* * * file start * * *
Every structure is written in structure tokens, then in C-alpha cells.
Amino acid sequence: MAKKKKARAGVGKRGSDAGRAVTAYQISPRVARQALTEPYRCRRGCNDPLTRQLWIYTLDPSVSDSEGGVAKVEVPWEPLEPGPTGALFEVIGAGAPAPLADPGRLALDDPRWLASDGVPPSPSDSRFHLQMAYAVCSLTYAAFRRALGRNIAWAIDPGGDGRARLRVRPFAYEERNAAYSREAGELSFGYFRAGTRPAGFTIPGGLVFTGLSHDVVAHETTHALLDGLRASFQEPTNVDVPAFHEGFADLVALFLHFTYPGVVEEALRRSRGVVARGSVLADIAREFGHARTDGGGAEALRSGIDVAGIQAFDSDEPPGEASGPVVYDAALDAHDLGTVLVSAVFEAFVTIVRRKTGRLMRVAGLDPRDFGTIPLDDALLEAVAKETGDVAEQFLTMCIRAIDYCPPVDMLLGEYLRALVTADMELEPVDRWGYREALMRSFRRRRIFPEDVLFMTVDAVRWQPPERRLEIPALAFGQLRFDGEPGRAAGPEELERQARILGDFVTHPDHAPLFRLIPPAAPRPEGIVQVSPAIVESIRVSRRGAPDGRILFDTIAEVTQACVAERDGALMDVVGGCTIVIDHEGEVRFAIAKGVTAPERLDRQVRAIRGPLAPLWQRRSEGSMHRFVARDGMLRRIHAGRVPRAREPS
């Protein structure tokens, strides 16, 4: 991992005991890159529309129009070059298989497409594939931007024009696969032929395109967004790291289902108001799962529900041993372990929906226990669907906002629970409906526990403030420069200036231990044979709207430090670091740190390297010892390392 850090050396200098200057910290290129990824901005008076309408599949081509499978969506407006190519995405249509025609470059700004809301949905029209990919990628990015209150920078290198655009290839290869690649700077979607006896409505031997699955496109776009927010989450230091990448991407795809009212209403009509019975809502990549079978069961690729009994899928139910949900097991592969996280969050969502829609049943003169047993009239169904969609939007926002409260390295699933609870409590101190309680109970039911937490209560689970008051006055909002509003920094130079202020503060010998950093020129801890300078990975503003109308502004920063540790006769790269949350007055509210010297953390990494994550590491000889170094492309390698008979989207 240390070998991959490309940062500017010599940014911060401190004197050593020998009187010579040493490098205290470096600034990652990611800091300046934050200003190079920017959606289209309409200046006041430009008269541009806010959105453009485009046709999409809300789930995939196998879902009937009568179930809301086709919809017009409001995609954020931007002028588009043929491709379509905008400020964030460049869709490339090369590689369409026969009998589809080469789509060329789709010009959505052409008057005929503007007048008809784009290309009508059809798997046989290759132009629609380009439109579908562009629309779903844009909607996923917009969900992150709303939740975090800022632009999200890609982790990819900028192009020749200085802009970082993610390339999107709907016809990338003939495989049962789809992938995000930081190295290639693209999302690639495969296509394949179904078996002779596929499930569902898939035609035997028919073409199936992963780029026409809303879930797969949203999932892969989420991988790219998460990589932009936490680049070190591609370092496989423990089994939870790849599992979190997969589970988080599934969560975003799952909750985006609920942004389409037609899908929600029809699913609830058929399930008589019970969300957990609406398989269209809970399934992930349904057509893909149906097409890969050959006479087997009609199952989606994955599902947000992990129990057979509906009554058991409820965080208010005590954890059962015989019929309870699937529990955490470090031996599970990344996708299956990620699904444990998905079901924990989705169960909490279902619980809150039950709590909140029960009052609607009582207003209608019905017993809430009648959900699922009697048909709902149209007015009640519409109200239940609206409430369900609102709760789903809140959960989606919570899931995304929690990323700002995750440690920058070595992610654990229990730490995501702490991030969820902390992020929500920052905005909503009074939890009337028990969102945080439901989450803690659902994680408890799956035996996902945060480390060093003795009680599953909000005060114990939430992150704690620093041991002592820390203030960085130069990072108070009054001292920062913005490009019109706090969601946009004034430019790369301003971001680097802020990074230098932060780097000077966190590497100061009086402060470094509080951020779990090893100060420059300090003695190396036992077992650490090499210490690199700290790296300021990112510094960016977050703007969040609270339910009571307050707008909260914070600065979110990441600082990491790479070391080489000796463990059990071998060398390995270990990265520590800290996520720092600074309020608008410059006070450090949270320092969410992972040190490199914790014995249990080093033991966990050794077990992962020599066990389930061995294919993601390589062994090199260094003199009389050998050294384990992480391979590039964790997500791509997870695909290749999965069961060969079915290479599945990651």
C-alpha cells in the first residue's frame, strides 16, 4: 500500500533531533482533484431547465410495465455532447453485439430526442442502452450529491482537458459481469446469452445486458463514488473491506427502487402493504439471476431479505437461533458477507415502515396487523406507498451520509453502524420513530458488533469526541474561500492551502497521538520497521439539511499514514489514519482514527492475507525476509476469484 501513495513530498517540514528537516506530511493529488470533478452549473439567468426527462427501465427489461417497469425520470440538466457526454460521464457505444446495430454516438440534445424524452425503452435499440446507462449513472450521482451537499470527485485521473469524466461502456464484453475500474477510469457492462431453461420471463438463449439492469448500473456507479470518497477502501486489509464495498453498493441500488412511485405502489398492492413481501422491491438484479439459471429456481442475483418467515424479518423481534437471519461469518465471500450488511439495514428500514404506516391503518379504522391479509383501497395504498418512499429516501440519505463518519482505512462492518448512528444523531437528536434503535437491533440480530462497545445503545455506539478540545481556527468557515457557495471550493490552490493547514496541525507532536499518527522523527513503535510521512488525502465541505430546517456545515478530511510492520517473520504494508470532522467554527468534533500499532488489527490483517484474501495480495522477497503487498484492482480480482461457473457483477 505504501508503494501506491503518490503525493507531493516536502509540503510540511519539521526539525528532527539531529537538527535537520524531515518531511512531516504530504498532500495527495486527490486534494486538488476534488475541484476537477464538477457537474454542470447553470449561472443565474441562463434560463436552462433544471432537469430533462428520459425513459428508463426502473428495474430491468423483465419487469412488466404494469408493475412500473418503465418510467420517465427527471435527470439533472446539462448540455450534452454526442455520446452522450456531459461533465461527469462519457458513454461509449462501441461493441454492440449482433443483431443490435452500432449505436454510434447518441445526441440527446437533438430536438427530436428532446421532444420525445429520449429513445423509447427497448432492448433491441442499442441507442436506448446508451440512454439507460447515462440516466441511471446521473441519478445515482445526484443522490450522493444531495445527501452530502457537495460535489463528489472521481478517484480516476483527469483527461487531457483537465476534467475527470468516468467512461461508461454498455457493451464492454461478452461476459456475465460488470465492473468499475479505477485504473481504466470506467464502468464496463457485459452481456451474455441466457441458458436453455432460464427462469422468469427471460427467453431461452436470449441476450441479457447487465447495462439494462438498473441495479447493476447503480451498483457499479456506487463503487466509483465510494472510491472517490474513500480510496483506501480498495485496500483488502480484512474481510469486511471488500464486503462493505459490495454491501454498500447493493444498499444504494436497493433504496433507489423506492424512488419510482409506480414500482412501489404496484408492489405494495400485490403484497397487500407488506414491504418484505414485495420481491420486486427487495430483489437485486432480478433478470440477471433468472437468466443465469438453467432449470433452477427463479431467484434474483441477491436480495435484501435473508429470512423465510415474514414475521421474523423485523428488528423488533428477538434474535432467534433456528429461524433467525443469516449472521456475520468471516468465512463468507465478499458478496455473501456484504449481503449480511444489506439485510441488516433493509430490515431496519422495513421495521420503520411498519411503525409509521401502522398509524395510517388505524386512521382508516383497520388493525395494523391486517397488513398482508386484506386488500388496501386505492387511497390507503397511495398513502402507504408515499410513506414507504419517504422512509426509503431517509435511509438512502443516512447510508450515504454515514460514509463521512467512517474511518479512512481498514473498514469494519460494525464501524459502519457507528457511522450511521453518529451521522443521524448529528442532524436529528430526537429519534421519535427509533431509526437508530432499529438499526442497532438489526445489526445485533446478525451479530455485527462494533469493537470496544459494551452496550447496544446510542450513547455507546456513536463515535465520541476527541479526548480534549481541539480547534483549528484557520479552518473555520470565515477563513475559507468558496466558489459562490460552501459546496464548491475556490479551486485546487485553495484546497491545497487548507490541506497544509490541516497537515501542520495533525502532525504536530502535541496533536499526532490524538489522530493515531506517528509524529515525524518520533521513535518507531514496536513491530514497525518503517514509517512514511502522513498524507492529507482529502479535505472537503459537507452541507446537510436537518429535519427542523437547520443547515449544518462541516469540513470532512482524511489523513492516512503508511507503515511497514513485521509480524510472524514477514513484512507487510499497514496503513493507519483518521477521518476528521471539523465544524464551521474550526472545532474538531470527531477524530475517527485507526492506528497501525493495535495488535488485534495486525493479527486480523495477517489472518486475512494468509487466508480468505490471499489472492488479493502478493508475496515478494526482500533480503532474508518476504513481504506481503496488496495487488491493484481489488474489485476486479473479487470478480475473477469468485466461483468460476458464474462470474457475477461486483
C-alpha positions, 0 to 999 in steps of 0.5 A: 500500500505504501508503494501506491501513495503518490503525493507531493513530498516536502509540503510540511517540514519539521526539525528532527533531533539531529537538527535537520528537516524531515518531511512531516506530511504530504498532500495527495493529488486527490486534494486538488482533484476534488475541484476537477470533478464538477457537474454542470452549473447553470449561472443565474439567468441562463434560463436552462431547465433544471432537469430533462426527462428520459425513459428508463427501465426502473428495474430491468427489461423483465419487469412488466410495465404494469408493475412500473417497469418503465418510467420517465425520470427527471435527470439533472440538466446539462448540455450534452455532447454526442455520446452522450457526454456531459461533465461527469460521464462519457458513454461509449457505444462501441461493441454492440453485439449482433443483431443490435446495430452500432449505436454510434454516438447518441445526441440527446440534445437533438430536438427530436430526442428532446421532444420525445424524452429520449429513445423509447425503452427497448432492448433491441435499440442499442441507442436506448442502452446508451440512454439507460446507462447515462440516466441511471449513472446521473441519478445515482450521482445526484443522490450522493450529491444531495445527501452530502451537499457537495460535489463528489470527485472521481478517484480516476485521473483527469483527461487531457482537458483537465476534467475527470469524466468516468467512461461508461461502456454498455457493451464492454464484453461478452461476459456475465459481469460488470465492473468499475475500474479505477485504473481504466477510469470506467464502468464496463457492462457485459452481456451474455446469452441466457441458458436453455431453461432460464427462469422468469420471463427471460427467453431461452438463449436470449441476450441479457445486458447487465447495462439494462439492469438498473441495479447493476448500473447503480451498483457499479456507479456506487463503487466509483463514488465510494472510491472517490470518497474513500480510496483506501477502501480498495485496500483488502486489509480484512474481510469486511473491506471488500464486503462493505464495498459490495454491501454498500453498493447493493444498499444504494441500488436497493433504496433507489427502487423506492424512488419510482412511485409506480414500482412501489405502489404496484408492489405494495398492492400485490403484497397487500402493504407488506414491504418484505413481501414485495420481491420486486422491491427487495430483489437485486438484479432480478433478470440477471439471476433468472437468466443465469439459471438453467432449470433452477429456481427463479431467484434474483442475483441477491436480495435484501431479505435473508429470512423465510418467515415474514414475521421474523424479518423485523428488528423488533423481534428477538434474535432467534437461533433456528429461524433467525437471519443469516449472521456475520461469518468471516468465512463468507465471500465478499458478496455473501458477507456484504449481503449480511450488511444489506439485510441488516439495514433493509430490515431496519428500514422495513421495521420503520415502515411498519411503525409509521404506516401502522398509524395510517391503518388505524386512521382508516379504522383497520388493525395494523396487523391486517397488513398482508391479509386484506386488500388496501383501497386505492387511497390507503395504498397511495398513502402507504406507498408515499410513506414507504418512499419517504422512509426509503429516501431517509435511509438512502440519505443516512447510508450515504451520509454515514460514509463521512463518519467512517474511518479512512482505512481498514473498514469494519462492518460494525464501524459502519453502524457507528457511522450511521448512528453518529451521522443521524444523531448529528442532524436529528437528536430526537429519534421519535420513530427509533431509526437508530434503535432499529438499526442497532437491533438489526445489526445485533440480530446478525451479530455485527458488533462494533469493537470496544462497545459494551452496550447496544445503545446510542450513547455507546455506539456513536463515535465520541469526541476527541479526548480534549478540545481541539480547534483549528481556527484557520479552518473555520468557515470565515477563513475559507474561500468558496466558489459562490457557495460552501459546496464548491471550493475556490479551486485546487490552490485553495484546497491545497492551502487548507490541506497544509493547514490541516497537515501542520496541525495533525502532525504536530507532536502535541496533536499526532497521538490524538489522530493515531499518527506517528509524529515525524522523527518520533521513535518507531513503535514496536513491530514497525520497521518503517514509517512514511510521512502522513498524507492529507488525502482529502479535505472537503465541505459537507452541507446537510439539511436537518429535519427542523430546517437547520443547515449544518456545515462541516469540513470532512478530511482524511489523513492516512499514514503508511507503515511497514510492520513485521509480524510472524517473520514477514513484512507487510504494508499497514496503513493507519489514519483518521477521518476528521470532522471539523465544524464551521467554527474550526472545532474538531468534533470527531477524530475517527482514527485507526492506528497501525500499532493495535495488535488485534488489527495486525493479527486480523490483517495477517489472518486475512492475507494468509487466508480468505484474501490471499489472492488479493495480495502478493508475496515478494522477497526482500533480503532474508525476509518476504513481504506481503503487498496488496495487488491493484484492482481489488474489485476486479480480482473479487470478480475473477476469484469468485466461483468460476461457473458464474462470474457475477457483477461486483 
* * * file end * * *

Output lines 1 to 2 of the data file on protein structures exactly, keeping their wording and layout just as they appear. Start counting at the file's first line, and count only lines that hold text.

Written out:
Every structure is written in structure tokens, then in C-alpha cells.
Amino acid sequence: MAKKKKARAGVGKRGSDAGRAVTAYQISPRVARQALTEPYRCRRGCNDPLTRQLWIYTLDPSVSDSEGGVAKVEVPWEPLEPGPTGALFEVIGAGAPAPLADPGRLALDDPRWLASDGVPPSPSDSRFHLQMAYAVCSLTYAAFRRALGRNIAWAIDPGGDGRARLRVRPFAYEERNAAYSREAGELSFGYFRAGTRPAGFTIPGGLVFTGLSHDVVAHETTHALLDGLRASFQEPTNVDVPAFHEGFADLVALFLHFTYPGVVEEALRRSRGVVARGSVLADIAREFGHARTDGGGAEALRSGIDVAGIQAFDSDEPPGEASGPVVYDAALDAHDLGTVLVSAVFEAFVTIVRRKTGRLMRVAGLDPRDFGTIPLDDALLEAVAKETGDVAEQFLTMCIRAIDYCPPVDMLLGEYLRALVTADMELEPVDRWGYREALMRSFRRRRIFPEDVLFMTVDAVRWQPPERRLEIPALAFGQLRFDGEPGRAAGPEELERQARILGDFVTHPDHAPLFRLIPPAAPRPEGIVQVSPAIVESIRVSRRGAPDGRILFDTIAEVTQACVAERDGALMDVVGGCTIVIDHEGEVRFAIAKGVTAPERLDRQVRAIRGPLAPLWQRRSEGSMHRFVARDGMLRRIHAGRVPRAREPS